Today we have a nice astronomy picture, but first the beasts, a series (including SQUIRRELS) from reader and photographer Peter Moulton in Phoenix, Arizona:
I’ve been hosting a lovely cold for the last couple of weeks (plant allergies seem to have taken over lately), so all my photography has been the low-impact type, at the Desert Botanical Garden and the surrounding Papago Park. These are from the Garden. I know how you like sciurids, so they’ve been special targets. As always, I’ve tried to include only animals that are typical of, if not restricted to, Arizona, on the grounds that Arizona is home to a lot of unique and interesting organisms.First, a Round-tailed Ground Squirrel, Xerospermophilus tereticaudus. These are probably the most abundant of our squirrels.
Next, a couple of shots of a female Harris’ Antelope Squirrel, Ammospermophilus harrisii. These little guys are active even in the hottest conditions (it’s reached 50ºC in Phoenix before), and are superbly adapted for those conditions. They characteristically carry their tails curled over their backs, where they can serve as sunshades, and when their body temperatures are too high, they engage in heat-dumping behavior by finding a nice shaded spot and sprawling full-length on the ground. They’re omnivorous, and their diet is high in water content (up to about 80%), which supplements the scarce surface water in the Sonoran Desert. In case you were wondering, yes, these little guys are named for Audubon’s friend Edward Harris, of Harris’ Hawk and Harris’ Sparrow fame, but I doubt that Harris ever got to see them in life.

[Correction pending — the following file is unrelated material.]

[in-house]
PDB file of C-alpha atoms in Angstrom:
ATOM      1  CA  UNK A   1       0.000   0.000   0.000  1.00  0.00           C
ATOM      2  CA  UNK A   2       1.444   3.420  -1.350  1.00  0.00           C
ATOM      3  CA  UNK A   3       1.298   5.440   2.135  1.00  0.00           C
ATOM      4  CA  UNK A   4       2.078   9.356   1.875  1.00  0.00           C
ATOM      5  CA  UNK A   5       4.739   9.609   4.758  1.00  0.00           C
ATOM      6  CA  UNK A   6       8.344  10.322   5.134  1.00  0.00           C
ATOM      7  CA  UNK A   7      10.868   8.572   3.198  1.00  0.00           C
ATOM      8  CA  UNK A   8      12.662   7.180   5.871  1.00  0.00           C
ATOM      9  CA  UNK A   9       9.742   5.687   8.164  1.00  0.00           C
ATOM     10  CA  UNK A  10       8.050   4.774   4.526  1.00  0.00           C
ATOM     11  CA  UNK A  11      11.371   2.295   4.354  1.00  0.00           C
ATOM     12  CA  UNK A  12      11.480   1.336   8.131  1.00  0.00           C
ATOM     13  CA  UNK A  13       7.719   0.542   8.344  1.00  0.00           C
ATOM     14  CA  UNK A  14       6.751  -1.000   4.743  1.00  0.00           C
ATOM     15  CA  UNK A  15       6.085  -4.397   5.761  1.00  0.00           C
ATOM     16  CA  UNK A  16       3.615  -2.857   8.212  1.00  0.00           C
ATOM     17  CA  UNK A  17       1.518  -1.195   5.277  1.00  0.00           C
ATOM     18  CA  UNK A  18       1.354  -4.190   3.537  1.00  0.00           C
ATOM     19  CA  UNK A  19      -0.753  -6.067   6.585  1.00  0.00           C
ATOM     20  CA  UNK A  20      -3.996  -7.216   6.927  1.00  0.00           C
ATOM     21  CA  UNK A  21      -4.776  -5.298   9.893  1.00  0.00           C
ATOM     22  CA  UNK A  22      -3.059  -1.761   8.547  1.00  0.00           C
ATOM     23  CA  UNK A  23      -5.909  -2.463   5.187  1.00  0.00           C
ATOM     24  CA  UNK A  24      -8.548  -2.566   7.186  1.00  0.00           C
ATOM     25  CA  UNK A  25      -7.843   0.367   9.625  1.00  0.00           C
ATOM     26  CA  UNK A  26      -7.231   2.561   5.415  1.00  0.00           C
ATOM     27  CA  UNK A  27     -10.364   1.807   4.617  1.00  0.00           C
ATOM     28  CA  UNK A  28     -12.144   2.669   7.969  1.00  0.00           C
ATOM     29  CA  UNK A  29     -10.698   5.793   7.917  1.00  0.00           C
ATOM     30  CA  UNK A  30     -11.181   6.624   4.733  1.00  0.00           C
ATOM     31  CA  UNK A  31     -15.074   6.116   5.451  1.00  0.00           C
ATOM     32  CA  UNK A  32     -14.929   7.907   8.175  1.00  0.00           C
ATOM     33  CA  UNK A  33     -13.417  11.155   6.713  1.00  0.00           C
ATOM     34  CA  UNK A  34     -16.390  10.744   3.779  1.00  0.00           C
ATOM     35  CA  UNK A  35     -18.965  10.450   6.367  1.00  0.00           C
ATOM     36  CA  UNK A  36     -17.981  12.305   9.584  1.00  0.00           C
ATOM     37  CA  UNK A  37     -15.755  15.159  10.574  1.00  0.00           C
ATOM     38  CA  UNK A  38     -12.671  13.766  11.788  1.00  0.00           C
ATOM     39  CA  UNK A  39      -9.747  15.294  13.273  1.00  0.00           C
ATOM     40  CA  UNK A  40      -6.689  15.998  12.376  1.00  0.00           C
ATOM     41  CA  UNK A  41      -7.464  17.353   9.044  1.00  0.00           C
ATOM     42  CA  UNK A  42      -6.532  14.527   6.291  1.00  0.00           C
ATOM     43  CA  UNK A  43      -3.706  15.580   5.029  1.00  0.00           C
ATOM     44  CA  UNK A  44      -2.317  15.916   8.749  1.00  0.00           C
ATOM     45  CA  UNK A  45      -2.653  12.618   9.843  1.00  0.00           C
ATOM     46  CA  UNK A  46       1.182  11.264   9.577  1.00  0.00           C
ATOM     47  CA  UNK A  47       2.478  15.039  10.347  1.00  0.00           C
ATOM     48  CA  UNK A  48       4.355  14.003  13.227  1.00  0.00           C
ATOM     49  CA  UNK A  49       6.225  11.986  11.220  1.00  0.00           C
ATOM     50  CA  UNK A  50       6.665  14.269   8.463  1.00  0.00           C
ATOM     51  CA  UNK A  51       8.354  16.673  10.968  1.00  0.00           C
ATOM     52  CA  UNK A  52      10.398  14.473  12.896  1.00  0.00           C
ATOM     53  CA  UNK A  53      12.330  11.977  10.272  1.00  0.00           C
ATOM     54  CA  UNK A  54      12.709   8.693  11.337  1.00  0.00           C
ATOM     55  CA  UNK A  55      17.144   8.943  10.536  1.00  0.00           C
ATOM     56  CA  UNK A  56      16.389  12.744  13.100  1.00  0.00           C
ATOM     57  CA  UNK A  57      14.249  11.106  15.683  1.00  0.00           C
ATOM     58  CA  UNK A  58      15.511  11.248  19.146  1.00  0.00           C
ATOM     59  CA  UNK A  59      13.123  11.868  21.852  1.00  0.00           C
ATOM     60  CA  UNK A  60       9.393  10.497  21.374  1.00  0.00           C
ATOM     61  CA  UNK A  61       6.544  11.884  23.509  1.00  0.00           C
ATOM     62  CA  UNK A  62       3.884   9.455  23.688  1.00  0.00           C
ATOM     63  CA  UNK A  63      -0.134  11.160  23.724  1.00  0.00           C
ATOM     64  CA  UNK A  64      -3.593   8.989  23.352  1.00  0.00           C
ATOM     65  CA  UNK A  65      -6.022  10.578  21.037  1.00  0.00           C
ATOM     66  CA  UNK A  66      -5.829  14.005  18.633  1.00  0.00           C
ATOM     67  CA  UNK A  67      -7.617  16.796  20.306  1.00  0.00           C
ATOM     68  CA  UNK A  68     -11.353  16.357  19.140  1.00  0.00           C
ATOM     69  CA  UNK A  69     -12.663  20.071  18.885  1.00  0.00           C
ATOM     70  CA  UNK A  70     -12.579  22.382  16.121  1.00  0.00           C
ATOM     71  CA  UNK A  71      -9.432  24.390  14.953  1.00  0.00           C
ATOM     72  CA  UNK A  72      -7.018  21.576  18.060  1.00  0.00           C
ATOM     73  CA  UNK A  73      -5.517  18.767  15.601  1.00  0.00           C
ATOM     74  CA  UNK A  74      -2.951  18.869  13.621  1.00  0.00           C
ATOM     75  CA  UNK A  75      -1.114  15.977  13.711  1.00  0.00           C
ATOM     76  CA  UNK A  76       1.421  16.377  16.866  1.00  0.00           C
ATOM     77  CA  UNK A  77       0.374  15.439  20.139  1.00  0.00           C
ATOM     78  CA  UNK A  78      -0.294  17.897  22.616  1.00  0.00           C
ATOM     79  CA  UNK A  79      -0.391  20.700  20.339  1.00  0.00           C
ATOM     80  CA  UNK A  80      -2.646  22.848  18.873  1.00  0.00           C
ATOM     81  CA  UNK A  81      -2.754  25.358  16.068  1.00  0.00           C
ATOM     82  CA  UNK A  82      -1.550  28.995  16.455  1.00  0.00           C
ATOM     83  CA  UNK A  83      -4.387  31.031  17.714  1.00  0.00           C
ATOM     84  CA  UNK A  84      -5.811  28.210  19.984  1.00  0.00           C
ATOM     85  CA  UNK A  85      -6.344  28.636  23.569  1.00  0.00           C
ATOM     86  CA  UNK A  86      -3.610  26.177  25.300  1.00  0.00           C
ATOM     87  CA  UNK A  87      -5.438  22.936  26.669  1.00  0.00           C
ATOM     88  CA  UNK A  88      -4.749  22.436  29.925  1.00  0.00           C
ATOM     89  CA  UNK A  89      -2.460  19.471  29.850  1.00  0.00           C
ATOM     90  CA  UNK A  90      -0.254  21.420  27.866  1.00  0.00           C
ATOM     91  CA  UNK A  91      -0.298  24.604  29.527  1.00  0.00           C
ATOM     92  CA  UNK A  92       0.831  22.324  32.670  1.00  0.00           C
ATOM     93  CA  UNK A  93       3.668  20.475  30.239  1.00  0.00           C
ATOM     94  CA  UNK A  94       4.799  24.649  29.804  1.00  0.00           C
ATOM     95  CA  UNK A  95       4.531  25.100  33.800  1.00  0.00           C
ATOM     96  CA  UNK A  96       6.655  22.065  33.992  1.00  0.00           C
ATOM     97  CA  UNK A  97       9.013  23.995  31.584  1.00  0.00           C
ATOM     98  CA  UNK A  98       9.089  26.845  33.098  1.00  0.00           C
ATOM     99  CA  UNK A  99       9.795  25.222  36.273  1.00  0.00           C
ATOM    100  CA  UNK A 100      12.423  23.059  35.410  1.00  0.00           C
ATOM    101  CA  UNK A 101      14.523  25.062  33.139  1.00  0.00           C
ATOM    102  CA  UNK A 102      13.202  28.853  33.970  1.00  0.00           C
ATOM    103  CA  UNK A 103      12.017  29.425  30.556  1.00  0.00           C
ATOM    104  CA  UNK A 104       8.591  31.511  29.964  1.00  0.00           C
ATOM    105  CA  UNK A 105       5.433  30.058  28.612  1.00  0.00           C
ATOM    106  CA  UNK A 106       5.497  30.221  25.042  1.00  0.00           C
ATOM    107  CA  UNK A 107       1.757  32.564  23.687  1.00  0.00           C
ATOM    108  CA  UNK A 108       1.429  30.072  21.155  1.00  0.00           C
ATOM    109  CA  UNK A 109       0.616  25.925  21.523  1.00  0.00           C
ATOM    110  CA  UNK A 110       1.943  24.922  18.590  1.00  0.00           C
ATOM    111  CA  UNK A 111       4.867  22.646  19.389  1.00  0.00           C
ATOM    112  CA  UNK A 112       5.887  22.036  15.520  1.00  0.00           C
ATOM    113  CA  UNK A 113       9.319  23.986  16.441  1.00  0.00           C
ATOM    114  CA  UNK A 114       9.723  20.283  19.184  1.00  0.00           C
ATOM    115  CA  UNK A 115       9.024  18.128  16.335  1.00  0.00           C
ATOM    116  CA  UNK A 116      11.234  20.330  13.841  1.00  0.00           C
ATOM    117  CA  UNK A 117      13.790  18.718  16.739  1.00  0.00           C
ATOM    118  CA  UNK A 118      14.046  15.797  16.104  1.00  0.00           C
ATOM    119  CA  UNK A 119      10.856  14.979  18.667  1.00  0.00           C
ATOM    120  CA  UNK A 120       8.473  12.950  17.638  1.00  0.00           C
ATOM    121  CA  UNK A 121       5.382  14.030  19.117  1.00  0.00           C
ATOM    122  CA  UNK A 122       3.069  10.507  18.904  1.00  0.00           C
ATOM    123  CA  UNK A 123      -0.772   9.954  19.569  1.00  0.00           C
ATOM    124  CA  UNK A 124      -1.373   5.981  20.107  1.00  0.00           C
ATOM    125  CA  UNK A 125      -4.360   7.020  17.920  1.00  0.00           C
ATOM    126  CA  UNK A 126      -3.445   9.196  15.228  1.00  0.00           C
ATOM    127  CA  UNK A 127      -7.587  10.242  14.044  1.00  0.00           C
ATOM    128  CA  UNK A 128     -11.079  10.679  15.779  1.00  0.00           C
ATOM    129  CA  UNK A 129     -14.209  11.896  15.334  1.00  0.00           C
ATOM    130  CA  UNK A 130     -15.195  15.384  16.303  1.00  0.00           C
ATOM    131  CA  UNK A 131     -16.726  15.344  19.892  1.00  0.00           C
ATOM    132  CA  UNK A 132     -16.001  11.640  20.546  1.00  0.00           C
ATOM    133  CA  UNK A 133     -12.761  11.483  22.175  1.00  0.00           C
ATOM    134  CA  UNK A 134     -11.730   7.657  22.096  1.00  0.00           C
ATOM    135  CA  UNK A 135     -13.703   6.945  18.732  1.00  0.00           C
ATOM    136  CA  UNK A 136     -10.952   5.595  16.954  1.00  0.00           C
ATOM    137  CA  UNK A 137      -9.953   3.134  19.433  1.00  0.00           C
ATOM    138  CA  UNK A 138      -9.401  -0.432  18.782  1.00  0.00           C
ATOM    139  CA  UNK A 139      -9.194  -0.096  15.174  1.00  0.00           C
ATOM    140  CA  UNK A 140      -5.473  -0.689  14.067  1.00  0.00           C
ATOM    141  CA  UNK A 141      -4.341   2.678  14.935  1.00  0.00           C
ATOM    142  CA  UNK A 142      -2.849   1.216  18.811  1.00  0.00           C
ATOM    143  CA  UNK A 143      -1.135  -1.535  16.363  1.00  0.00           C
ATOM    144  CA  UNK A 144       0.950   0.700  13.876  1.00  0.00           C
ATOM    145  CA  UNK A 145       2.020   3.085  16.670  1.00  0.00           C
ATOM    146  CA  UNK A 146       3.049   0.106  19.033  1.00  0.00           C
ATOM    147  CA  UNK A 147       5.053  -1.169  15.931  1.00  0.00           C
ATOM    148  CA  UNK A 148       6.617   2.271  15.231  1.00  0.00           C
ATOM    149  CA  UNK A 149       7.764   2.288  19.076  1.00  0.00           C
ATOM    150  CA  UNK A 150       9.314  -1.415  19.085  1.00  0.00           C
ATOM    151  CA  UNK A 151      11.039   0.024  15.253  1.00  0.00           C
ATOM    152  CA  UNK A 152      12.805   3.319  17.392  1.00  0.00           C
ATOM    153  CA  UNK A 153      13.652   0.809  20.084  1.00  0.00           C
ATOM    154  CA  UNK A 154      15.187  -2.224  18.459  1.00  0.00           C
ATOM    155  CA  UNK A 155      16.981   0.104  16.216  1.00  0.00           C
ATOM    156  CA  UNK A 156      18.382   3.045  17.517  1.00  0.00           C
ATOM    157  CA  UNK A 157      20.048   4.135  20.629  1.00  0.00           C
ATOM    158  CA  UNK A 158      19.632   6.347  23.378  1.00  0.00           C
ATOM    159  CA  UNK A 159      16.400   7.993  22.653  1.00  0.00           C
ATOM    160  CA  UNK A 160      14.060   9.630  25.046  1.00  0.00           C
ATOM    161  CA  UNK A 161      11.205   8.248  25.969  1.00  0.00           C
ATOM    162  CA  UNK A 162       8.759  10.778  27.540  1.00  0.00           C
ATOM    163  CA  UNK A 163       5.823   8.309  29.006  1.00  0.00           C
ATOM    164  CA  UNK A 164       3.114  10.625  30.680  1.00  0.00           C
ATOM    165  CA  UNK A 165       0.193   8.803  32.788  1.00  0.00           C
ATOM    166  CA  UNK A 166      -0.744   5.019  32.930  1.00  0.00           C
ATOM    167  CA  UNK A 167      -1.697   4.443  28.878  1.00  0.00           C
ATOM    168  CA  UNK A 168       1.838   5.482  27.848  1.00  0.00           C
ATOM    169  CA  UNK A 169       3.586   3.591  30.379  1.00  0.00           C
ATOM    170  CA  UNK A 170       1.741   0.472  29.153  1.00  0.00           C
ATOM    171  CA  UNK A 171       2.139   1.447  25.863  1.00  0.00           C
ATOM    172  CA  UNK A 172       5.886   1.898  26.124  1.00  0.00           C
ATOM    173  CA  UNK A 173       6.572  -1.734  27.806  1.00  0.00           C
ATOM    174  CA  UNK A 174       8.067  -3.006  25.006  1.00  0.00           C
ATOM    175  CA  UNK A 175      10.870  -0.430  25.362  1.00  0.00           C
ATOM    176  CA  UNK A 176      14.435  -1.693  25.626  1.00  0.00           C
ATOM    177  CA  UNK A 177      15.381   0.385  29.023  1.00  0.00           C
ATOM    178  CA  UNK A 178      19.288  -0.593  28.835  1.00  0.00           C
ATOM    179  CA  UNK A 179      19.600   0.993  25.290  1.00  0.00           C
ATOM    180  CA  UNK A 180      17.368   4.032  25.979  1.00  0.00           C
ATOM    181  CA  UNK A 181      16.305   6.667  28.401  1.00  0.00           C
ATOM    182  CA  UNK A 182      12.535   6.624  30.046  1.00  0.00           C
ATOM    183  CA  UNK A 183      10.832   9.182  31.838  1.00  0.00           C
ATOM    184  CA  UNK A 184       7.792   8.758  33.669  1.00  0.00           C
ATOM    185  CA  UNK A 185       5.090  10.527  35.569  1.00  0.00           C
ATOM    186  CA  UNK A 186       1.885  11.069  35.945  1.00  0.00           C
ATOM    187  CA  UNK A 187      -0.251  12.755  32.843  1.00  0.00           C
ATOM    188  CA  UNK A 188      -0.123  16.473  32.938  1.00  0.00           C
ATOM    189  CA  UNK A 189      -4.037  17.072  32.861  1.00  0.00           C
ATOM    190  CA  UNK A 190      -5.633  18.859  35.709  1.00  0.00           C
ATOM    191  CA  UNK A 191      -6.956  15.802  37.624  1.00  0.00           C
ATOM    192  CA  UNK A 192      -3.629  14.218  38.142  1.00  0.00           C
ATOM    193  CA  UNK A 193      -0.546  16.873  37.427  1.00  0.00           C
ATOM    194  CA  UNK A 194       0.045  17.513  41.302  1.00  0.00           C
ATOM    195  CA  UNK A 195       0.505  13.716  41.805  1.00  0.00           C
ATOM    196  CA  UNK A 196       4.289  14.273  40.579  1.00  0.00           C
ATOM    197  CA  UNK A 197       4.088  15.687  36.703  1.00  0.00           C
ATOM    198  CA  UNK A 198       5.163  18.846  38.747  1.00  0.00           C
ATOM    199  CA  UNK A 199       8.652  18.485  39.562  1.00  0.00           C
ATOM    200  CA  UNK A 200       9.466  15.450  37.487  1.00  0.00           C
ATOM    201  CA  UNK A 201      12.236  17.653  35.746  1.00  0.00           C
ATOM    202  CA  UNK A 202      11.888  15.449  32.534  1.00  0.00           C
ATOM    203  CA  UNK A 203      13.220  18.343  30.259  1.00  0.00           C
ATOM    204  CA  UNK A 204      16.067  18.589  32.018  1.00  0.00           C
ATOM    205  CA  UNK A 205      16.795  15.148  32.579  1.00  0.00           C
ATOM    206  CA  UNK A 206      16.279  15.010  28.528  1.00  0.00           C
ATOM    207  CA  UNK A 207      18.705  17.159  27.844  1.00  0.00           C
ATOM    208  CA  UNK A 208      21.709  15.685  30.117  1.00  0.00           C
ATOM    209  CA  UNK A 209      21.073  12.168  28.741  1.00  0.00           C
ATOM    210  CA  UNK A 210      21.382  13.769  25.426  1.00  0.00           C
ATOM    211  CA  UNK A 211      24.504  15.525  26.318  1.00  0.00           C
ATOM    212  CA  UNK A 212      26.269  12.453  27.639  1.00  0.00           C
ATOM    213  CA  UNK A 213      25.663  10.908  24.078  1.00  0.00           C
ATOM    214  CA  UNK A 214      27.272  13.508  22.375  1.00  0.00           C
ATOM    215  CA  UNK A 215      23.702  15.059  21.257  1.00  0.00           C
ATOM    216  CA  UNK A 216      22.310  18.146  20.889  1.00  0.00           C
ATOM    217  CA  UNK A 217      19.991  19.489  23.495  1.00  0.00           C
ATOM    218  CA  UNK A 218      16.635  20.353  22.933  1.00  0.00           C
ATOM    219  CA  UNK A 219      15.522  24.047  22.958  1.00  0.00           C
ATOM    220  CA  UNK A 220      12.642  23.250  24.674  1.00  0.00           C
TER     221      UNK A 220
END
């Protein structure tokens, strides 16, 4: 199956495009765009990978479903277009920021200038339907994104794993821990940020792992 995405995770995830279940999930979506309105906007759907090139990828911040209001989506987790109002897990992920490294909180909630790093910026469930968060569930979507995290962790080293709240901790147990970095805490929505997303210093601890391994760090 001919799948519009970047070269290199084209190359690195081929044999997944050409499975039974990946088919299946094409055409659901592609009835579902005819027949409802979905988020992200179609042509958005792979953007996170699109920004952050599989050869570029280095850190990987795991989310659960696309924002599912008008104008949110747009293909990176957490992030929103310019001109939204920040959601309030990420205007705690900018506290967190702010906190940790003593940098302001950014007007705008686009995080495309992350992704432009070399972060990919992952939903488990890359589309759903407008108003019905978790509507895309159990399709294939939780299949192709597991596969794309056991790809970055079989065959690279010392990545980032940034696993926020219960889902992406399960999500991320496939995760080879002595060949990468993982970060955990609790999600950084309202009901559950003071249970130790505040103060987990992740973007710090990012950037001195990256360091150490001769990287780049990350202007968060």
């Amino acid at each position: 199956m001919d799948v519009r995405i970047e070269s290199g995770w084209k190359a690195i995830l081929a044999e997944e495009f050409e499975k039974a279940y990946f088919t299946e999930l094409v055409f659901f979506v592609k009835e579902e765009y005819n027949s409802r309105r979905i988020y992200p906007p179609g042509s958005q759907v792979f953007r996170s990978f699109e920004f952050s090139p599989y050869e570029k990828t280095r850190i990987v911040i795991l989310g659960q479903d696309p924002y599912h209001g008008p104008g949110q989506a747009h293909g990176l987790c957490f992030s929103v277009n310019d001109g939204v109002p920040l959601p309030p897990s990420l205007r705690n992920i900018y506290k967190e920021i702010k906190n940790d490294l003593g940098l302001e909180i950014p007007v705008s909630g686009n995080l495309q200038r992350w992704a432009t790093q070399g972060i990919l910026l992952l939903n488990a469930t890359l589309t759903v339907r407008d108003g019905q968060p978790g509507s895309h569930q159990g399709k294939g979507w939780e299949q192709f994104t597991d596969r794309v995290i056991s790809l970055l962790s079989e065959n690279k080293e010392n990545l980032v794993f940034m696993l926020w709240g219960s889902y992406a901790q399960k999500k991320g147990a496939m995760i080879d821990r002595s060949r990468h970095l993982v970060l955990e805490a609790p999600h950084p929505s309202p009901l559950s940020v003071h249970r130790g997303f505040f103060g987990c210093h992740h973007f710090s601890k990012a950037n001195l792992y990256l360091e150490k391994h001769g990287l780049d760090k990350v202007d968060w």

And, finally, a couple of bird shots, just to prove I haven’t forsaken them. This male Gilded Flicker, Colaptes chrysoides came over to keep an eye on me while I waited for the Harris’ Antelope Squirrel to come back out into the open. Both Gilded and red-shafted Northern Flicker C. auratusoccur in the Garden, and they assort by habitat preference. The Gilded is preeminently a bird of the giant cactus desert, which in Arizona typically means saguaro stands, while Northern Flickers favor trees.
And we have a beautiful picture of our galaxy from reader Tim Anderson:
This picture shows a fairly narrow-angle view looking through the rotational plane of our galaxy. The picture captures a tiny fraction of the 100 billion stars that make up the Milky Way, You can also see some of the gas clouds heated up by the emissions from nearby stars.The picture was composed from thirty 5-second exposures stacked up to get the detail into view. It was taken with a Tamron wide-angle lens on a Canon 70D camera.You only have to look to see that there are many places in our galaxy where life is possible.